My personal goal this week is to do an entry a day on Open Access related issues to help celebrate this week. I will almost certainly fail. But let’s see how I do. And more importantly — let’s see what other great open access projects are our there this year!

Mourning, survival and time: Writing through crisis

(Savage Minds is pleased to post this essay by guest author Adia Benton as part of our Writer’s Workshop seriesAdia is an assistant professor of anthropology at Brown University. She has worked in and studied the fields of development and global health since 2000, and is a contributor to Cultural Anthropology’s recent special issue on Ebola in Perspective. Her book HIV Exceptionalism: Development through Disease in Sierra Leone is forthcoming from the University of Minnesota Press in 2015).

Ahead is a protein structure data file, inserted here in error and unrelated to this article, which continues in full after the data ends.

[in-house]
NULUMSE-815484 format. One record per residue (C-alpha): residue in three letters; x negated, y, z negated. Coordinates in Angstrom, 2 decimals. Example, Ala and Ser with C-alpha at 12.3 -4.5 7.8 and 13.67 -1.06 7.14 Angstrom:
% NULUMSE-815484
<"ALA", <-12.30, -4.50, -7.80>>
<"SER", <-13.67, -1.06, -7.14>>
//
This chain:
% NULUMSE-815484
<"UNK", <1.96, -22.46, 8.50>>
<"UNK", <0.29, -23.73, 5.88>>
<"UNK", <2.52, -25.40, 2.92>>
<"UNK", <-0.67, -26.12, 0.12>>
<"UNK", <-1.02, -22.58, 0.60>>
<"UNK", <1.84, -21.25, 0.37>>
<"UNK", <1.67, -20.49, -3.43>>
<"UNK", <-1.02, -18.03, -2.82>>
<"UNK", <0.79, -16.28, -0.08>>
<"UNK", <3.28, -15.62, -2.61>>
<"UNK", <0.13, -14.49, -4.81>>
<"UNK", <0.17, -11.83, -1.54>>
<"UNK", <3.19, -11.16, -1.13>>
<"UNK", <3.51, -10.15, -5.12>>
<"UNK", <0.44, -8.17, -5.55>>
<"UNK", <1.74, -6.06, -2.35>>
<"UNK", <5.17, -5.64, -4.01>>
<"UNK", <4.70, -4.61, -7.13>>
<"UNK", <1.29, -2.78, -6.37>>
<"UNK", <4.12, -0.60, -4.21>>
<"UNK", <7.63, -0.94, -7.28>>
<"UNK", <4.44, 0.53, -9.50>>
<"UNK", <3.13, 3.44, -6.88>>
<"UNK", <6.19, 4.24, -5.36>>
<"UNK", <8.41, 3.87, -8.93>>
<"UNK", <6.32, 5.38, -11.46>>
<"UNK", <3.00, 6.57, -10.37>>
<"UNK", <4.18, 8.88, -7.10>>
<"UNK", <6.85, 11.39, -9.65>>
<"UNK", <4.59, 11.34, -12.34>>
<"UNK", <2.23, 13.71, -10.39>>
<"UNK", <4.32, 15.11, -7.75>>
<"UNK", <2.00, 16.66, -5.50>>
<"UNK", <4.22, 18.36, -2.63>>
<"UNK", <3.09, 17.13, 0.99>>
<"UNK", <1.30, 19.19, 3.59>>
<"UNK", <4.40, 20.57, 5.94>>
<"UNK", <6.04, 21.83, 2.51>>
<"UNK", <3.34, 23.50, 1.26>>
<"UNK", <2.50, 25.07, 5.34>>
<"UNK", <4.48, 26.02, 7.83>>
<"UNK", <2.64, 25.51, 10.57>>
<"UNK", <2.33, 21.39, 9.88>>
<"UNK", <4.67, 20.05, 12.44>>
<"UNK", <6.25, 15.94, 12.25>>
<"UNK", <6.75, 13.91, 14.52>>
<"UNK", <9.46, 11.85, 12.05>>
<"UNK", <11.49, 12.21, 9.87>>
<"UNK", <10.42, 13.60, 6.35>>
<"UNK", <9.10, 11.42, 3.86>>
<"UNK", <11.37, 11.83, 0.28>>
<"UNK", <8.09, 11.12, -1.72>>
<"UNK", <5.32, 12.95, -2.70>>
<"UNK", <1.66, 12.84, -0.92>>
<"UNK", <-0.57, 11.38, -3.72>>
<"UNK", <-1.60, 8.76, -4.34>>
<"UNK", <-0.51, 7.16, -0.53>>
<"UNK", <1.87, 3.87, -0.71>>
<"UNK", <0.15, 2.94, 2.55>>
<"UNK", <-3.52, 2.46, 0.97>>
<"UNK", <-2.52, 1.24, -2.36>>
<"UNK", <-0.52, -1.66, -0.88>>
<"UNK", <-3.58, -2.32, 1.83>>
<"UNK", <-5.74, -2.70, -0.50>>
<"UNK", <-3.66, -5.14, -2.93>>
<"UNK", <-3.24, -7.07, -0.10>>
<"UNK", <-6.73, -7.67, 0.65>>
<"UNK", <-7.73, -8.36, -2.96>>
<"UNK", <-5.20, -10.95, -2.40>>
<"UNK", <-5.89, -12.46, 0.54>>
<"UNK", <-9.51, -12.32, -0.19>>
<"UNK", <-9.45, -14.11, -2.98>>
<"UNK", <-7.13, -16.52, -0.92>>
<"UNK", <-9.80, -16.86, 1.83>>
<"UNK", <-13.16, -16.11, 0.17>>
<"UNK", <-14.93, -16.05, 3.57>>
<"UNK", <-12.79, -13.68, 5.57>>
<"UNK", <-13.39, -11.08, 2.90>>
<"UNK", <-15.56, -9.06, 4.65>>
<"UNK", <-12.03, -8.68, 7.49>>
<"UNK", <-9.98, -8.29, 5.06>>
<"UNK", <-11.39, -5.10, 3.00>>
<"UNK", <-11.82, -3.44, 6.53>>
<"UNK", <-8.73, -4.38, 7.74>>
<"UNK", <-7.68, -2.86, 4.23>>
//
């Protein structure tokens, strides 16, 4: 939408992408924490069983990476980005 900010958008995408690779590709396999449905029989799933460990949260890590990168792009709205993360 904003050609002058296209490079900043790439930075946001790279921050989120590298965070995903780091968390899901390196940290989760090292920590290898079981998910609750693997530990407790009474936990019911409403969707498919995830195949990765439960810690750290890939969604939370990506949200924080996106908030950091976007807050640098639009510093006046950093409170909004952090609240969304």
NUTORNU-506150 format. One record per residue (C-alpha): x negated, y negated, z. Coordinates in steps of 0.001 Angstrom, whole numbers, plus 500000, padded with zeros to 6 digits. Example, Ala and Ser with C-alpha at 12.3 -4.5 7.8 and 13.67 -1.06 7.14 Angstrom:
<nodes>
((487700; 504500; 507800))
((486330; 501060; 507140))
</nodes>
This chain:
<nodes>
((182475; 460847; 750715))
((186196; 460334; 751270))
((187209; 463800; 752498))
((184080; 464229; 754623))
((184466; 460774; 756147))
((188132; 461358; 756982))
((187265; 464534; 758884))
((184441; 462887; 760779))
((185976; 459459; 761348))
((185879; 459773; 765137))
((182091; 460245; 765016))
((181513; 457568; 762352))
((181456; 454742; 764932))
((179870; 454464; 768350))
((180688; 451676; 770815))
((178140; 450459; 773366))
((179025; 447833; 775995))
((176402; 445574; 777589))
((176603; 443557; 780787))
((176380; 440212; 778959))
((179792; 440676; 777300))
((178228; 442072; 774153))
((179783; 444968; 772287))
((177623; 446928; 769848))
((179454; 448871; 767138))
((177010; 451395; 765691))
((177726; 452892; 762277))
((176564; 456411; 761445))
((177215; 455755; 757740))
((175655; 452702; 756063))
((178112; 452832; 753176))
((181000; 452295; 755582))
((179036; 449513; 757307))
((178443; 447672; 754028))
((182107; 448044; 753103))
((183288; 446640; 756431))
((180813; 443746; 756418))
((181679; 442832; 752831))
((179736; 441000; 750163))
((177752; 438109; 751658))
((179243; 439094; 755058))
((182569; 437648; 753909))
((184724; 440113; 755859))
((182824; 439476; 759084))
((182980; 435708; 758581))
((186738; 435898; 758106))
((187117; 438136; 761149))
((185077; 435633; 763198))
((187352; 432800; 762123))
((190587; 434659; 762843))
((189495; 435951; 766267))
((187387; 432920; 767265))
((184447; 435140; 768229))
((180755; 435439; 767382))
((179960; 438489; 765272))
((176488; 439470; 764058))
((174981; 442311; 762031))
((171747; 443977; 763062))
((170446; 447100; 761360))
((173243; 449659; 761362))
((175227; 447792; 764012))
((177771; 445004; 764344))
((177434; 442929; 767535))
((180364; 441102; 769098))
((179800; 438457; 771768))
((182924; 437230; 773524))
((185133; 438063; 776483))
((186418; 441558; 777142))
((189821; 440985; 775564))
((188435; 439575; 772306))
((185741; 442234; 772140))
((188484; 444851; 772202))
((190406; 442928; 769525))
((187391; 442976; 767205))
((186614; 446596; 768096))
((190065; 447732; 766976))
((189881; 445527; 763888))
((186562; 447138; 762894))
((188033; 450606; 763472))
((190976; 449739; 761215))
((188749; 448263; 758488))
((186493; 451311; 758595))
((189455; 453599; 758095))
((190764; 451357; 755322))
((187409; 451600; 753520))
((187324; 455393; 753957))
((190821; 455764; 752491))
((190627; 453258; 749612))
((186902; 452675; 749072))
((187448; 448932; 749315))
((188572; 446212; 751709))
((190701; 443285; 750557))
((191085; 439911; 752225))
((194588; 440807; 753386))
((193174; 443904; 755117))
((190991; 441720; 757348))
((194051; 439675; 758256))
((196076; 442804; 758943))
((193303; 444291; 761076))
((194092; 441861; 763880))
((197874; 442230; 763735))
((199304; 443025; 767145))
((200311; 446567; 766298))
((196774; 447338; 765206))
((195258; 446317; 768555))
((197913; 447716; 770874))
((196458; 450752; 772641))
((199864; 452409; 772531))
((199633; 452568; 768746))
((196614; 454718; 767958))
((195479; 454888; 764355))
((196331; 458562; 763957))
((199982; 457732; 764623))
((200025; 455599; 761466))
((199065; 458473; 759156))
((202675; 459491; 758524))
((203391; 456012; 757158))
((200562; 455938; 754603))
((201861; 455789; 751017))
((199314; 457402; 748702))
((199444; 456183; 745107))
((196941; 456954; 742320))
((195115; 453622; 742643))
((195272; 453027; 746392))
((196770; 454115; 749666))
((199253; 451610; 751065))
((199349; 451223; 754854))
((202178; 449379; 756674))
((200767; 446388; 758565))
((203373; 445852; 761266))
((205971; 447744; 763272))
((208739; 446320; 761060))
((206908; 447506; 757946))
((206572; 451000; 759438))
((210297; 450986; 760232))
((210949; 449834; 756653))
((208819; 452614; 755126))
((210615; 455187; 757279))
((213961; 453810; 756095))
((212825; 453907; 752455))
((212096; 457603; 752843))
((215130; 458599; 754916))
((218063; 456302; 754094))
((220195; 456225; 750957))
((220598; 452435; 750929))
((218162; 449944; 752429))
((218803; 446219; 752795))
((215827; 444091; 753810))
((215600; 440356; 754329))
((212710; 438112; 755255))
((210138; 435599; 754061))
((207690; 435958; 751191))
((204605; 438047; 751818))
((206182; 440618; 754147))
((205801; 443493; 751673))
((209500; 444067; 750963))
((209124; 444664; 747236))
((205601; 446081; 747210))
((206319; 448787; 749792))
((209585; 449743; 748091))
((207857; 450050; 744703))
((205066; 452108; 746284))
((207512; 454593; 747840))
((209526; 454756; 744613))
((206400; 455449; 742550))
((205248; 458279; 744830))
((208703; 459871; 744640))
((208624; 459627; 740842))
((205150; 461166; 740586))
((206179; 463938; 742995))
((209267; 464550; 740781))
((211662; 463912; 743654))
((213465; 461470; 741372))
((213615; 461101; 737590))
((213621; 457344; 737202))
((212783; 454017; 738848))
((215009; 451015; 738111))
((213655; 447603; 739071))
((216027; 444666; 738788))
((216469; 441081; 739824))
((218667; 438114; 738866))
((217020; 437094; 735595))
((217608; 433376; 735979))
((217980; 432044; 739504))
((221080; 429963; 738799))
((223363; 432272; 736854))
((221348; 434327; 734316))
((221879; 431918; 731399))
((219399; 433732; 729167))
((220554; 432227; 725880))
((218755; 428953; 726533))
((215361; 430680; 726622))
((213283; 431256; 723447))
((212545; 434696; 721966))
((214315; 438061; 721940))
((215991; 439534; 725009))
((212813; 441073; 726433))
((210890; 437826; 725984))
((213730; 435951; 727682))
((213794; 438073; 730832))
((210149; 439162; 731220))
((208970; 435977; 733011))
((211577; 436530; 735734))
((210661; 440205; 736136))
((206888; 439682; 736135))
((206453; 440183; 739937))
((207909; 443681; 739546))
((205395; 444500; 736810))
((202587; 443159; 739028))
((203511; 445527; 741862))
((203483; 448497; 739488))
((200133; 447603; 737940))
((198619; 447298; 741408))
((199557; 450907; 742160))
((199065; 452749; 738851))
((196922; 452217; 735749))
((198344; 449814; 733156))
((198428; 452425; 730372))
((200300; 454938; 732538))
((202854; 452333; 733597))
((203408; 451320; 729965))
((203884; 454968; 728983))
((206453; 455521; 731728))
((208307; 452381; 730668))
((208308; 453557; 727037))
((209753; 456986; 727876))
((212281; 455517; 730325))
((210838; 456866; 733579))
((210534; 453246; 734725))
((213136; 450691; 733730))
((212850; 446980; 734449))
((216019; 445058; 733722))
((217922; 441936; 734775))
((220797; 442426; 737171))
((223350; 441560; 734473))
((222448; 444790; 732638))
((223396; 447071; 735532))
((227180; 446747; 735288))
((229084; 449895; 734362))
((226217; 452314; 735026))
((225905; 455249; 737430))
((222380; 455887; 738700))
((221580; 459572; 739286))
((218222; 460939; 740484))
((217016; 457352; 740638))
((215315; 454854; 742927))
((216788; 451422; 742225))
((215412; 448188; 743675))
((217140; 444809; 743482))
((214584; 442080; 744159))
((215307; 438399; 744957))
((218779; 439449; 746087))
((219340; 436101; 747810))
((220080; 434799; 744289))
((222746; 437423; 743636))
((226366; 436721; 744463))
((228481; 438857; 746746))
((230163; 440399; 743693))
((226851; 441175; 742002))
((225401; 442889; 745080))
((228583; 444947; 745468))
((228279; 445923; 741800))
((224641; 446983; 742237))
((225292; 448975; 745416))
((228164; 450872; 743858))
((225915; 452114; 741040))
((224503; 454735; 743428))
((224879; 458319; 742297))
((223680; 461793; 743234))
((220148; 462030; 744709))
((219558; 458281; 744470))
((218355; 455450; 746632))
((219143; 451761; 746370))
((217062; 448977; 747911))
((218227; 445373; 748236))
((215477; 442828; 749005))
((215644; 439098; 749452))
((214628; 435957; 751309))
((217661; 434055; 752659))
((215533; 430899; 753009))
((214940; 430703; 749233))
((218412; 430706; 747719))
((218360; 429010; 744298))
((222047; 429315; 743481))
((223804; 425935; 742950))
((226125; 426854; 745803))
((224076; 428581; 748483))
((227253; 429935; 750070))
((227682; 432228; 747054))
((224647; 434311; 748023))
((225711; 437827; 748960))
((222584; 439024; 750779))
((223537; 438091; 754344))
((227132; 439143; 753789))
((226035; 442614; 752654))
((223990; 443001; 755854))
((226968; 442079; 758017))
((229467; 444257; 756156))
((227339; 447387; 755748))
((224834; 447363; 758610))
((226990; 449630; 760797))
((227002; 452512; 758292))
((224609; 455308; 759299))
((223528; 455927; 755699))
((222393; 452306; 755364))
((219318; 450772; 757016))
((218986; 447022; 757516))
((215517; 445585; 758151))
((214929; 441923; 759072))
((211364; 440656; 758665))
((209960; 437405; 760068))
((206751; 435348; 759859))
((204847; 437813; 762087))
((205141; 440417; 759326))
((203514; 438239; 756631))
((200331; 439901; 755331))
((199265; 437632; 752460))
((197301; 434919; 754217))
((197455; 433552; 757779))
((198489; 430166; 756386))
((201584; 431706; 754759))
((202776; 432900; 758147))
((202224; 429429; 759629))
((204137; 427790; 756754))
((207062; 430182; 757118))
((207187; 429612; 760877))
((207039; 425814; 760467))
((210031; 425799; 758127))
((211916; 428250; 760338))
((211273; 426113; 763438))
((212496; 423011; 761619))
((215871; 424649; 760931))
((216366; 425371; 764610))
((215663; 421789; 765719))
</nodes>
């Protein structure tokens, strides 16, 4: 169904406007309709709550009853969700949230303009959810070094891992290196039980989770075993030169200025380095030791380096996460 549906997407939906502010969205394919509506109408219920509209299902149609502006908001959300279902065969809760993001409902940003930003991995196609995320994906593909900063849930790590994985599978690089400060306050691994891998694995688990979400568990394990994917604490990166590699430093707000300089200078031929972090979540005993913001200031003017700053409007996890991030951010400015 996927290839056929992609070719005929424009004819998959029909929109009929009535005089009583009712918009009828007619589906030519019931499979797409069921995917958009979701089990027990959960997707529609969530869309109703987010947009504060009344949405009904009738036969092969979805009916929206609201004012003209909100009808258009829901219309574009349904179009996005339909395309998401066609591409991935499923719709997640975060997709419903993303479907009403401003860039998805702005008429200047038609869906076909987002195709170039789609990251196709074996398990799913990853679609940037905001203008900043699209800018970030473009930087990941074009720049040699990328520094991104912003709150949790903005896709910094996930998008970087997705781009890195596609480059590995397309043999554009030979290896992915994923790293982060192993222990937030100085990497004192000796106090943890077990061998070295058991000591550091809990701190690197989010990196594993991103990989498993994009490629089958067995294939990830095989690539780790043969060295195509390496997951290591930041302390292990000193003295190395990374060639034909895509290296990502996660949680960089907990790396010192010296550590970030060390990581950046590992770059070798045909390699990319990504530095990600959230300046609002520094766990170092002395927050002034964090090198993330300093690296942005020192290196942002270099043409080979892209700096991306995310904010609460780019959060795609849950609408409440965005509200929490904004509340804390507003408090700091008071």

“Everyone identifies with the survivor.” The man, whose name I have yet to learn, wore a sage-colored newsboy cap. We were sitting next to each other at my neighborhood café. A half-hour before, he was several feet away, sketching, occasionally eyeing my copy of The Wretched of the Earth. “Pardon me,” he said, as he approached my table. “I couldn’t help but notice that you’re reading…” Within minutes, our conversation about radical anti-imperialist writing and secret societies had devolved into a meditation on how humans cope with tragic and sudden death.

“Everyone identifies with the survivor,” he repeated, as he adjusted his sketchpad in his lap.

“I don’t,” I said. Continue reading

New App City